The bullying, backbiting and peer pressure we thought we had left in the classroom permeates sport at the highest level.
Old school hierarchy is still evident in sport
In graduation season, the planet echoes with commencement speakers instructing young people to aim high, think big, dream large, live well, hope hard.
Few if any impart a grimmer reality, perhaps because it might gloom up the day and irritate the parents: High school, or secondary school, or whatever various nations may call it, never actually ends.
It just keeps recurring in assorted settings and forms, no matter that they give you a nice document and send you off the premises.
Always there will be the bullies who never adapt to the human inability to control everything. Just last week, a reporter posed a soft but rational question about Ryan Giggs to Sir Alex Ferguson in advance of Manchester United's titanic tussle with Barcelona. Ferguson did not like the question even though decades of experience plus Giggs's presence in an outer issue should have foretold both the question's arrival and conceivable relevance.
Rather than devising some clever retort, the near-septuagenarian muttered a terse - if suitable - answer, then turned pitiable. Irked without a diva's totalitarianism and atremble with a fear of distraction, he turned to a media officer, used the phrase "get him" and commanded from on high that Manchester United should have the reporter banned.
He sorely lacked such power, with the Champions League somehow falling outside Manchester United's jurisdiction, but he demonstrated again that we should refrain from envying big-time managers, who so often tilt toward loony while residing perpetually with a deathless thirst for more and a constant dread of the uncontrollable. Riches aside, it must be one hard way to live.
Always there will be the busy types who run for adult versions of student government, think the whole world obsessed with their political plight and fill the air with huffiness. Just last week, the top election in all the world - that for the head of football - came to conjure Reese Witherspoon in Election, only with less maturity.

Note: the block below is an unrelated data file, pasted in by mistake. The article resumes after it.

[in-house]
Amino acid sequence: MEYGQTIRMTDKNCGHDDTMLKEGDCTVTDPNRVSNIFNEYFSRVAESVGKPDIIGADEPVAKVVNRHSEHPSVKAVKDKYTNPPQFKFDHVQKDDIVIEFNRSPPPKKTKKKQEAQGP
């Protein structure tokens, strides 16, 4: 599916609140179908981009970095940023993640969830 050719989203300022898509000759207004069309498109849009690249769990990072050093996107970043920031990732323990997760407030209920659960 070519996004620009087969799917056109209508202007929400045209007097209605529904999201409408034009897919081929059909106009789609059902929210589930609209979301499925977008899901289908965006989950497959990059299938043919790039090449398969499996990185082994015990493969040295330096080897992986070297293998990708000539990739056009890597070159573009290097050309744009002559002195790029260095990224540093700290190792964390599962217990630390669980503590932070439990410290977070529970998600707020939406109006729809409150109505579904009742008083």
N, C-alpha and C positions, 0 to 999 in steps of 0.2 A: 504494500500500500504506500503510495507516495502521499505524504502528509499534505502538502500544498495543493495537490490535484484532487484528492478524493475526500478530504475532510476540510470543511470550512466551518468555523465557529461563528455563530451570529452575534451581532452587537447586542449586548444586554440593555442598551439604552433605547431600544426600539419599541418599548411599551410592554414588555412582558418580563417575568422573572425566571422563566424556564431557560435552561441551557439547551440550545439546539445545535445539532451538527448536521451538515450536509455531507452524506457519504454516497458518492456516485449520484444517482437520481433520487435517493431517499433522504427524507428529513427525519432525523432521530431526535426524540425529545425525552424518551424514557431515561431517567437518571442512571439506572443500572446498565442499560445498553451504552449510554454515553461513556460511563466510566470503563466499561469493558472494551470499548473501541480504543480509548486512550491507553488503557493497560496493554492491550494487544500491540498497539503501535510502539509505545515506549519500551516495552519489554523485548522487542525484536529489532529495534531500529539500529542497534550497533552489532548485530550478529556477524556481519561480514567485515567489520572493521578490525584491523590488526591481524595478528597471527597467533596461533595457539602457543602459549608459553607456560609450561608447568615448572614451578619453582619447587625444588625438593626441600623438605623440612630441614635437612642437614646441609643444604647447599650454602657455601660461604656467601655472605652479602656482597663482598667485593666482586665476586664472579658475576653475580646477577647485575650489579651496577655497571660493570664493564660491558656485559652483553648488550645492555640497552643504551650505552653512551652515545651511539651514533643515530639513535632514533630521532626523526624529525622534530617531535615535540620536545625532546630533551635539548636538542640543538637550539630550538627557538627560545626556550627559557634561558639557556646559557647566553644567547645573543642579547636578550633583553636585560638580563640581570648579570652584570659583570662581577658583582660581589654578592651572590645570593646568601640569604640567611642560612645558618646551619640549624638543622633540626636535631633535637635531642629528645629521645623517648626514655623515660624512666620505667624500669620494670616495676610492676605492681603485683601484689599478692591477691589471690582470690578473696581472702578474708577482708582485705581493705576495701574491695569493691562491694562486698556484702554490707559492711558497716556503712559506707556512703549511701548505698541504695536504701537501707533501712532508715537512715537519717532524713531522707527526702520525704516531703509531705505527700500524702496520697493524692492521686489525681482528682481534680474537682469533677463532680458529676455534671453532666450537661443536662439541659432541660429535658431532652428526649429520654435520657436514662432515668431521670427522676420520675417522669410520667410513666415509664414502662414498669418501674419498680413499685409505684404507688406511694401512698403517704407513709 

No, the snivelling never does subside across life, as reiterated in the case of a 75-year-old going against a 62-year-old with perhaps more bickering and backbiting than most cases of 17-year-olds going against 17-year-olds.
One got into trouble so dragged the other into the trouble. One claimed the other might have organised some sort of conspiracy. One told on the other until they all had to go before the principals. The other dragged out heavy words such as "ludicrous and completely reprehensible" (as opposed to partial reprehensibility) and accused the one of operating only out of jealousy.
Chatter flew. Two other officers just below, longtime friends, seem to have broken up. One told on the other and on one of the candidates. Why? Who might have aligned with whom, to help whom? Maybe one helped sabotage the other.
And through all the cycles - as that's just about all there is - always there will be somebody who says something about the popular guy that comes up shy of unadulterated praise, followed by people lashing out at the speaker, especially on Twitter. Just last week, the retired Hall of Fame and Olympic basketball player Scottie Pippen said on the radio that LeBron James might just be the greatest basketball player ever.
Now, a listener could interpret his comment several ways, including as mere excitement and hyperbole on the morning after James's stunning late-game performance that eliminated the top-seeded Chicago Bulls and flung James's Miami Heat into the NBA finals against the Dallas Mavericks. Instead, listeners got huffy in defence of the retired really popular guy Michael Jordan, whom everyone and conventional wisdom know is the best player ever.
Fanatics bombarded Pippen with indignant Tweets in a manufactured drama. How dare he insinuate that Jordan might be the No 2 basketball player of all time. That forced Pippen to dig out the lame old saw that he played the game (most famously as Jordan's teammate in Chicago) while they only watched and cheered the game.
Facing such peer pressure, Pippen eventually backed off - you might say clarified - his statement that James might possess more on-court capability than Jordan, seeing as how James has zero titles and Jordan six, even though James at 26 has the same number as Jordan had at 26.
You do not mess with the most popular guy unless you want a whole barrage of guff, because while the settings and stakes do change, life beyond secondary school is still more secondary school, over and over and over.
Aren't you excited?